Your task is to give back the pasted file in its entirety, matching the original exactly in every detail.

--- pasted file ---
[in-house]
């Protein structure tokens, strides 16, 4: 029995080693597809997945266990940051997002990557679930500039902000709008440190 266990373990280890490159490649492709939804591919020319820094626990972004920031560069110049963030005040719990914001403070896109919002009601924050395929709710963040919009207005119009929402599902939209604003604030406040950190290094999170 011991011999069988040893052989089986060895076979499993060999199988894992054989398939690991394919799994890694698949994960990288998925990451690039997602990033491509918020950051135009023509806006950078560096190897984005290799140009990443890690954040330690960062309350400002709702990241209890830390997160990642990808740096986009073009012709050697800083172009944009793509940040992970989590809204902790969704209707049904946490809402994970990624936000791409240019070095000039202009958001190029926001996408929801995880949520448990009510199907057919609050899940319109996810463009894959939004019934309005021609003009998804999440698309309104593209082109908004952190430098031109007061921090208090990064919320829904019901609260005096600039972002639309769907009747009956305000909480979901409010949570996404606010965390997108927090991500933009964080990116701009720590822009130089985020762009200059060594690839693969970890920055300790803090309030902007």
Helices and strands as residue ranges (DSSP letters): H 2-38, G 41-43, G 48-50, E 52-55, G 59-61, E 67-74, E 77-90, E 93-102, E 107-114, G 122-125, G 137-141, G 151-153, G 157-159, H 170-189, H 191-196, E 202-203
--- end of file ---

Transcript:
[in-house]
């Protein structure tokens, strides 16, 4: 029995080693597809997945266990940051997002990557679930500039902000709008440190 266990373990280890490159490649492709939804591919020319820094626990972004920031560069110049963030005040719990914001403070896109919002009601924050395929709710963040919009207005119009929402599902939209604003604030406040950190290094999170 011991011999069988040893052989089986060895076979499993060999199988894992054989398939690991394919799994890694698949994960990288998925990451690039997602990033491509918020950051135009023509806006950078560096190897984005290799140009990443890690954040330690960062309350400002709702990241209890830390997160990642990808740096986009073009012709050697800083172009944009793509940040992970989590809204902790969704209707049904946490809402994970990624936000791409240019070095000039202009958001190029926001996408929801995880949520448990009510199907057919609050899940319109996810463009894959939004019934309005021609003009998804999440698309309104593209082109908004952190430098031109007061921090208090990064919320829904019901609260005096600039972002639309769907009747009956305000909480979901409010949570996404606010965390997108927090991500933009964080990116701009720590822009130089985020762009200059060594690839693969970890920055300790803090309030902007």
Helices and strands as residue ranges (DSSP letters): H 2-38, G 41-43, G 48-50, E 52-55, G 59-61, E 67-74, E 77-90, E 93-102, E 107-114, G 122-125, G 137-141, G 151-153, G 157-159, H 170-189, H 191-196, E 202-203